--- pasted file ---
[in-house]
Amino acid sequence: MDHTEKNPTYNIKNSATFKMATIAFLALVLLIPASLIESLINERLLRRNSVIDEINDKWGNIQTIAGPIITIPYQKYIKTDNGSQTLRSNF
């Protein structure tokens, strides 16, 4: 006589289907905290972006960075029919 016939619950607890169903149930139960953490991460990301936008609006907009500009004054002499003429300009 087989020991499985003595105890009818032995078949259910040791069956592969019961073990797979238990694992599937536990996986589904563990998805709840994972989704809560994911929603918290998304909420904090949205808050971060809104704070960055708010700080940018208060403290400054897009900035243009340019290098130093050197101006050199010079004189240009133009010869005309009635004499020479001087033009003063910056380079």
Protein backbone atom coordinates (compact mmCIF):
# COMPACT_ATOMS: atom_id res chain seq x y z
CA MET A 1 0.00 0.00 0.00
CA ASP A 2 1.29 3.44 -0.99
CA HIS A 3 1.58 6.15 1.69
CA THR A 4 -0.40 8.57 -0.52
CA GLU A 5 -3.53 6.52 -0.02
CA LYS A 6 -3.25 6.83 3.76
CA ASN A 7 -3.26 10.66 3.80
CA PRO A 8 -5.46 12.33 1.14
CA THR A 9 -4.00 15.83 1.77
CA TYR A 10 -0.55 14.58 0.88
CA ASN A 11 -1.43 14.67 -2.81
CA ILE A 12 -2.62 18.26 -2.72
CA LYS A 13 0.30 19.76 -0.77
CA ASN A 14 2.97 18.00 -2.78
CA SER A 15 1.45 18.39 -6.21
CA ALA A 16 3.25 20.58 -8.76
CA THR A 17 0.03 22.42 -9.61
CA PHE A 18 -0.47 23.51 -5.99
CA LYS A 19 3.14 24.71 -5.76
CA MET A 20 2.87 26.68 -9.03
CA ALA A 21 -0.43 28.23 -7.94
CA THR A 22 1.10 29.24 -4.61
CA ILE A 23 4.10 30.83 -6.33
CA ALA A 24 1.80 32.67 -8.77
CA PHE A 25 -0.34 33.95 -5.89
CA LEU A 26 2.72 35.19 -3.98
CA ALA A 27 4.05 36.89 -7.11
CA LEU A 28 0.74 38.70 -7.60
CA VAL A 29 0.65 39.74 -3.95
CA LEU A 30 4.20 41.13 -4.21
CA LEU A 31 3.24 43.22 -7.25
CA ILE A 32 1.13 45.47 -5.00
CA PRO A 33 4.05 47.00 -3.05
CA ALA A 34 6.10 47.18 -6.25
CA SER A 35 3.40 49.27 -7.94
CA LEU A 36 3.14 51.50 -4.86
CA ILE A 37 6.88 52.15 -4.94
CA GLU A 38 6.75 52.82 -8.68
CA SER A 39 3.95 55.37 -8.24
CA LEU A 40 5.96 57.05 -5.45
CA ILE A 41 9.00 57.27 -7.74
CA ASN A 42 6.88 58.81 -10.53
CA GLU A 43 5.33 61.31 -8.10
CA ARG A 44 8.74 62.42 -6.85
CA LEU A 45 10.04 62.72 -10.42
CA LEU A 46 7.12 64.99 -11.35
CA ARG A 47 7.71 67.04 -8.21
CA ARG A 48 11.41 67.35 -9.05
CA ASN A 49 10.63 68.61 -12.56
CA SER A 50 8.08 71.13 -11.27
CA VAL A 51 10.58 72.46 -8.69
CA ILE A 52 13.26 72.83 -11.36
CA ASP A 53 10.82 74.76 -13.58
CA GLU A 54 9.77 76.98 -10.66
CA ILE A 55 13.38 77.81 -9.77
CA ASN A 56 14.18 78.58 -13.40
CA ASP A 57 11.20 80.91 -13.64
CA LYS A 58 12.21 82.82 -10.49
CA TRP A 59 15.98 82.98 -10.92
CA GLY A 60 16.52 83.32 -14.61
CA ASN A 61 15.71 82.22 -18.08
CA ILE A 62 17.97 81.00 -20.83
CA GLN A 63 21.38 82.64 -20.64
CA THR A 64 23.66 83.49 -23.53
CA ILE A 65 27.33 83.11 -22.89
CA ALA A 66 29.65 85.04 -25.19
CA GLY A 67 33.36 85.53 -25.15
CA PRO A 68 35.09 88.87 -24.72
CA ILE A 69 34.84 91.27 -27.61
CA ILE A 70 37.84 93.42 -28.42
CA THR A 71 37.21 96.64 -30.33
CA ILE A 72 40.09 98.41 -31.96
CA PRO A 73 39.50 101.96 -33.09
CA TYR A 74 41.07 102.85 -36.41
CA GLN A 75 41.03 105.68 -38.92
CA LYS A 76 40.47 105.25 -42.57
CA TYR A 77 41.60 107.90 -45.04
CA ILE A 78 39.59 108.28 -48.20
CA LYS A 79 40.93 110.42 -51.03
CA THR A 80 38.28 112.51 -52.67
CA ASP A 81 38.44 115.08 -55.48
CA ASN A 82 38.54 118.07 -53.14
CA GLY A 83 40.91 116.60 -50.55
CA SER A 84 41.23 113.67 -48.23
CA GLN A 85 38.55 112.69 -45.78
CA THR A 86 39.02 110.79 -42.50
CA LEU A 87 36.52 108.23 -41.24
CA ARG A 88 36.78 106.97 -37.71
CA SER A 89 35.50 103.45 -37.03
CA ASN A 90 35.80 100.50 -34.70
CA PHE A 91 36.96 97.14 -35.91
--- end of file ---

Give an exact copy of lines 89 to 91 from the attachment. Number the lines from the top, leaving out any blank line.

CA SER A 84 41.23 113.67 -48.23
CA GLN A 85 38.55 112.69 -45.78
CA THR A 86 39.02 110.79 -42.50